TORONTO -- An Ontario appeals court ruled last week that speed limiters preventing trucks from going faster that 105 kilometers are legal, upholding earlier passed provincial legislation.


    The case dates back to 2009 when truck driver Gene Michaud was ticketed for not having his speed limiter set properly. He challenged the citation and won a court decision in 2012, only to have it overturned on appeal by the province in 2014 and last week.


    Michaud cited such dangers as his inability to accelerate at exits and on ramps where there is considerable friction between vehicles traveling at different speeds; his inability to pass slower vehicles in a timely manner; and his inability to maneuver out of a “jack-knife” situation by way of acceleration, Transport Topics newspaper reported.


    According to CBC News, Michaud, backed by the U.S.-based Owner-Operator Independent Drivers Association (OOIDA), wanted the speed limiter legislation struck down. With this latest decision, the legislation stays, said David Crocker, the Toronto-based lawyer who argued for the OOIDA, which has been outspoken against the devices.

    MTO Study: Speed Limiters Drastically Improve Truck Highway Safety

    Speed-related, at-fault collisions involving large commercial vehicles fell by a whopping 73 percent after mandatory speed limiter legislation took effect in Ontario, according to a recent study by the Ontario Ministry of Transpiration. The drop in truck collisions was significantly greater than the decrease found in other vehicle drivers (30%).

    Despite skeptics’ insistence before the rule took effect that slowing down large trucks would inadvertently lead to more collisions with passenger cars and other vehicles, the study concluded there is absolutely no evidence speed limiters have contributed to an increase in truck drivers involved in other types of collisions post-2009, including rear-end crashes.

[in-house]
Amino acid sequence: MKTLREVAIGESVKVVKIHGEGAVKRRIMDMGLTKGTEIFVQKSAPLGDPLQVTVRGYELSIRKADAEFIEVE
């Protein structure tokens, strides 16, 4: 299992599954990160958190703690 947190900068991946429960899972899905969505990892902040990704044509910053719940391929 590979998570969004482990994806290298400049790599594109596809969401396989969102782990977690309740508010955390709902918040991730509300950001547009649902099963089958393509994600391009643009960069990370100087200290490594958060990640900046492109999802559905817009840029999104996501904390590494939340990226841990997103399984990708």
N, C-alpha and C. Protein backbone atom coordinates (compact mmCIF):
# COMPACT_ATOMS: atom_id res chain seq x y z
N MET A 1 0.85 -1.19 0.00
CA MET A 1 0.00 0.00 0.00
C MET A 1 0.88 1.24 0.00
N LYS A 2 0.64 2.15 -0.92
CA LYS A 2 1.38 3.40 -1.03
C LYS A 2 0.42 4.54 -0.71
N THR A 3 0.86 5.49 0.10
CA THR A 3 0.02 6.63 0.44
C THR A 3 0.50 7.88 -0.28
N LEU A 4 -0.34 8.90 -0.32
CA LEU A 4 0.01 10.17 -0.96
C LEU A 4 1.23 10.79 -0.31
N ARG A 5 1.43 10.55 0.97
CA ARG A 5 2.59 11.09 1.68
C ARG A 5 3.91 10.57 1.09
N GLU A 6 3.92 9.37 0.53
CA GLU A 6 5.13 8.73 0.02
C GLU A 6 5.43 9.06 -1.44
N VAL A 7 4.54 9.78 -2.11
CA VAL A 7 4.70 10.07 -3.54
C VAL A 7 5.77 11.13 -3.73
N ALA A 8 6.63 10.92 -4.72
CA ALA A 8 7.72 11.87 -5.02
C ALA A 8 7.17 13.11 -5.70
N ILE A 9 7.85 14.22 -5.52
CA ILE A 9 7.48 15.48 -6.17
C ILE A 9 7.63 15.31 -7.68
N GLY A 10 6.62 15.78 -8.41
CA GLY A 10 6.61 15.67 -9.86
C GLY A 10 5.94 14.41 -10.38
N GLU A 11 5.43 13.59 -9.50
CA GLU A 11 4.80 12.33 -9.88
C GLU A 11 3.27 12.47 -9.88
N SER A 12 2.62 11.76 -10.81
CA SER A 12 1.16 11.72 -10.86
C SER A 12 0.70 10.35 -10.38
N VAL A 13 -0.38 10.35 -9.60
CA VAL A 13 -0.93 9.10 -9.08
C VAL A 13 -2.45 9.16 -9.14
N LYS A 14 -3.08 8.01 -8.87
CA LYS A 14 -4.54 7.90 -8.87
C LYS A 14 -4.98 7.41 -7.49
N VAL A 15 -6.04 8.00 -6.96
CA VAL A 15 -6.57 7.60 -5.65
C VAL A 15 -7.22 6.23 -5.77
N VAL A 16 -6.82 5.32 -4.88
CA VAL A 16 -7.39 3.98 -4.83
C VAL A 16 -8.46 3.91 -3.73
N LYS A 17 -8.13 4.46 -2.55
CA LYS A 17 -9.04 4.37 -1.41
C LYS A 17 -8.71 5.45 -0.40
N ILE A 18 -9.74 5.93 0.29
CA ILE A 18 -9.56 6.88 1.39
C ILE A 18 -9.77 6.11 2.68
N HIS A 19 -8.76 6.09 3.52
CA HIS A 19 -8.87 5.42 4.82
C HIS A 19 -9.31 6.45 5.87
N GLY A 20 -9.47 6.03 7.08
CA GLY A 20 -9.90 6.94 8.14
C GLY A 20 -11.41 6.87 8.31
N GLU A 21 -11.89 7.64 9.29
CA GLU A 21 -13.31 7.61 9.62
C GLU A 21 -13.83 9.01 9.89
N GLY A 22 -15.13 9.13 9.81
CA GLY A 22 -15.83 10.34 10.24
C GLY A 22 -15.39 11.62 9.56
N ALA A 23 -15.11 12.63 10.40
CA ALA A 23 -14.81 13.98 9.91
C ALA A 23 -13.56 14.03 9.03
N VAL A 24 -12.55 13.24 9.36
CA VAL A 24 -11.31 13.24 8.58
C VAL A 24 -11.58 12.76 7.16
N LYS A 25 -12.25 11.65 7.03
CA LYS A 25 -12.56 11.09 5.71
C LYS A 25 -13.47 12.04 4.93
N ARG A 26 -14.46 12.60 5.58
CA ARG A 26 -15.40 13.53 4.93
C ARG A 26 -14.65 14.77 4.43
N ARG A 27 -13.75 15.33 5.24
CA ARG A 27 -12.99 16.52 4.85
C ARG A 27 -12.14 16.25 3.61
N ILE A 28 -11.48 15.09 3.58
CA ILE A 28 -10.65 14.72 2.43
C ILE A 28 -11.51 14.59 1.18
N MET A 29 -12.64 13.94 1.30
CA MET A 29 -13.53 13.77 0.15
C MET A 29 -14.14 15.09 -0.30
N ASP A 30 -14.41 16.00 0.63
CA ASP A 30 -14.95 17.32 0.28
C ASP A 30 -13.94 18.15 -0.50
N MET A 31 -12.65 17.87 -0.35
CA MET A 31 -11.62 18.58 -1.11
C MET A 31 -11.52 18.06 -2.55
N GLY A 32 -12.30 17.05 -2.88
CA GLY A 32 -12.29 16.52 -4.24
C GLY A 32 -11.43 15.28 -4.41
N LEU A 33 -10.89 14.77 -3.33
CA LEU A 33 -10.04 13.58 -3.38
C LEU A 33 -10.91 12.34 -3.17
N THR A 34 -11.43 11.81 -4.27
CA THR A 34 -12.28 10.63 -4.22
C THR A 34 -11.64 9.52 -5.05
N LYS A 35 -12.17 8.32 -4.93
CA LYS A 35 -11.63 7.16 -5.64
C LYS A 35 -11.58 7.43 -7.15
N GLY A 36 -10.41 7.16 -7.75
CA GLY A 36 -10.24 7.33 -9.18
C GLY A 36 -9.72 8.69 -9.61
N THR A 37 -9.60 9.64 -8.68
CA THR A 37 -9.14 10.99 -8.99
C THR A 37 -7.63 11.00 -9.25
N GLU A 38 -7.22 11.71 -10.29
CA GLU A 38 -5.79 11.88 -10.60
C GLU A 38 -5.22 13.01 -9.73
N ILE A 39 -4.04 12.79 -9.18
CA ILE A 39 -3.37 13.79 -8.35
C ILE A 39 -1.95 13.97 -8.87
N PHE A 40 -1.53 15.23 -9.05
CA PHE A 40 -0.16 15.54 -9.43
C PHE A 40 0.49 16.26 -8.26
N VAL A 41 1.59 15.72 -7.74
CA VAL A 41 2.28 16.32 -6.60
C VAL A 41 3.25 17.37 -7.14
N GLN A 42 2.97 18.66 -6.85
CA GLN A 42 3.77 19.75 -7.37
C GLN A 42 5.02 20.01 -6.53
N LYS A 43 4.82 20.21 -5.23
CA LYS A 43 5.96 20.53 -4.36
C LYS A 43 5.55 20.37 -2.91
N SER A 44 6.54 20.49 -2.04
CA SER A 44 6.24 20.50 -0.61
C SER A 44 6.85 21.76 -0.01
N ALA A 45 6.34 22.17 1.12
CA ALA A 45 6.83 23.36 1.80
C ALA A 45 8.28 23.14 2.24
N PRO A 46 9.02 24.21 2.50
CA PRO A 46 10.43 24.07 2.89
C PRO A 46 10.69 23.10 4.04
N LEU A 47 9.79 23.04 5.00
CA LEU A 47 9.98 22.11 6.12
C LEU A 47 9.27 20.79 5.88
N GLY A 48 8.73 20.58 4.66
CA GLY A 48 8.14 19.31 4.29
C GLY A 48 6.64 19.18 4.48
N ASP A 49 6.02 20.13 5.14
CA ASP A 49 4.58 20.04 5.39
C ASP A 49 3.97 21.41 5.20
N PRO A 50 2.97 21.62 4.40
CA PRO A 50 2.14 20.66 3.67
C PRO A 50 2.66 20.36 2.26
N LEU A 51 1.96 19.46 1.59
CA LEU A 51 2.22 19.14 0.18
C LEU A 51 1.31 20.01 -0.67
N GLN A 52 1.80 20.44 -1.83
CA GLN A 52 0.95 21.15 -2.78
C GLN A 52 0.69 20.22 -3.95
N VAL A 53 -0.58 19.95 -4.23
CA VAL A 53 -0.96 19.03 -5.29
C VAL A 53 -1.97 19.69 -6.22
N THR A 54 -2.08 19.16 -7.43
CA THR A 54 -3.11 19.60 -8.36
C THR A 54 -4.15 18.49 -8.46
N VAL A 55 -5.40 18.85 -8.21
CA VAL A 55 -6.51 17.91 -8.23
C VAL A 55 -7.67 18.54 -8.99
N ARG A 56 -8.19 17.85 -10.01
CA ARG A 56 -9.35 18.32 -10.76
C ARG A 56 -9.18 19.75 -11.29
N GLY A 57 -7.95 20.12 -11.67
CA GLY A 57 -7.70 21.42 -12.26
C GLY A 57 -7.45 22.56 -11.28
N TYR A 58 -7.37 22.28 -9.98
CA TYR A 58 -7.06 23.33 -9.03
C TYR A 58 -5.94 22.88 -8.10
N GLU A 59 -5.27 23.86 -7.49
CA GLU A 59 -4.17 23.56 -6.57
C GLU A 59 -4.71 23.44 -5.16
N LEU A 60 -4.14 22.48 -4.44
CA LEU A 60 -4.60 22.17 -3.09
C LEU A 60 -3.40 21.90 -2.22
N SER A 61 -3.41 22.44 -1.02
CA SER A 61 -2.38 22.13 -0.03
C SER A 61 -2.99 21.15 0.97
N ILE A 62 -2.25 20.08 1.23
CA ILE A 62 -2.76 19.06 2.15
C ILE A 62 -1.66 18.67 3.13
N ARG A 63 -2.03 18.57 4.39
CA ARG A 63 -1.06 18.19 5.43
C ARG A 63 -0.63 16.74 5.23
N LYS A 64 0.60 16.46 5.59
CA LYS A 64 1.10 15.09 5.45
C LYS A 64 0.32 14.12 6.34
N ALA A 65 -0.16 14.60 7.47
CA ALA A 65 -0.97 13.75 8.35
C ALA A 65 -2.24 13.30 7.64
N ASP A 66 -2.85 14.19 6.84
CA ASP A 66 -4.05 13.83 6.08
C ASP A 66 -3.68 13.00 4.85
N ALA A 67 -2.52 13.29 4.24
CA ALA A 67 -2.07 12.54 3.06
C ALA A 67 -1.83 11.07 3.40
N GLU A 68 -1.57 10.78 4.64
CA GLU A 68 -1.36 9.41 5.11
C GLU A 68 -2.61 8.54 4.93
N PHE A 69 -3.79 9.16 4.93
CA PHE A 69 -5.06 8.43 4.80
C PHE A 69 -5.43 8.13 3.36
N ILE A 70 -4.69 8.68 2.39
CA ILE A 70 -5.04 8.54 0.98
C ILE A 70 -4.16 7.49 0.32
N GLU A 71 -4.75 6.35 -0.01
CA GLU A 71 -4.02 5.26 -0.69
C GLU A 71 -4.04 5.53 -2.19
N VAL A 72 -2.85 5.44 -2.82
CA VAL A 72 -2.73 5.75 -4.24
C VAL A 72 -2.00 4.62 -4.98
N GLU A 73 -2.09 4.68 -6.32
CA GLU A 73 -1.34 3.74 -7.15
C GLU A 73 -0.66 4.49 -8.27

Moreover, the study also dispelled the myth that in a speed limiter environment, drivers adjust their driving behaviour to compensate for any perceived time lost as a result of driving slower.


    The year-long study conducted between 2014-2015 examined data from pre- (2006-200 and post- (2010-2012) speed limiter legislation by using fatal, injury and police reported property damage collisions on high-speed highways. It also looked at MTO enforcement officers’ large vehicle driver speed data, among other real-world data.


    The Ontario Trucking Association, a strong proponent of mandatory speed limiters, worked closely with the Ontario government at the time to get the rule enacted.


    Additional highlights from the study include:


    Drivers of large trucks produced fewer at-fault speed collisions relative to all at-fault driver actions, post 2009;
    No evidence to indicate worse collision outcomes for large truck drivers post 2009;
    The percentage of truck drivers struck in the rear (of all collisions), stayed the same from pre- to post legislation (10.03 % of total collisions 2006-2008 and 10.47% 2010-2012) while the rate increased for other drivers (18.6% 2006-2008; and 21.3% 2010-2012).
    Going forward, the study suggests to realize the full benefits of the speed limiters, MTO will focus more attention to improving enforcement solutions.
    http://ontruck.org/mto-study-speed-l...ighway-safety/
    Also
    https://www.tc.gc.ca/eng/motorvehicl...7-menu-364.htm
    Advocating a better Edmonton through effective, efficient and economical transit.

  5. #5

    Default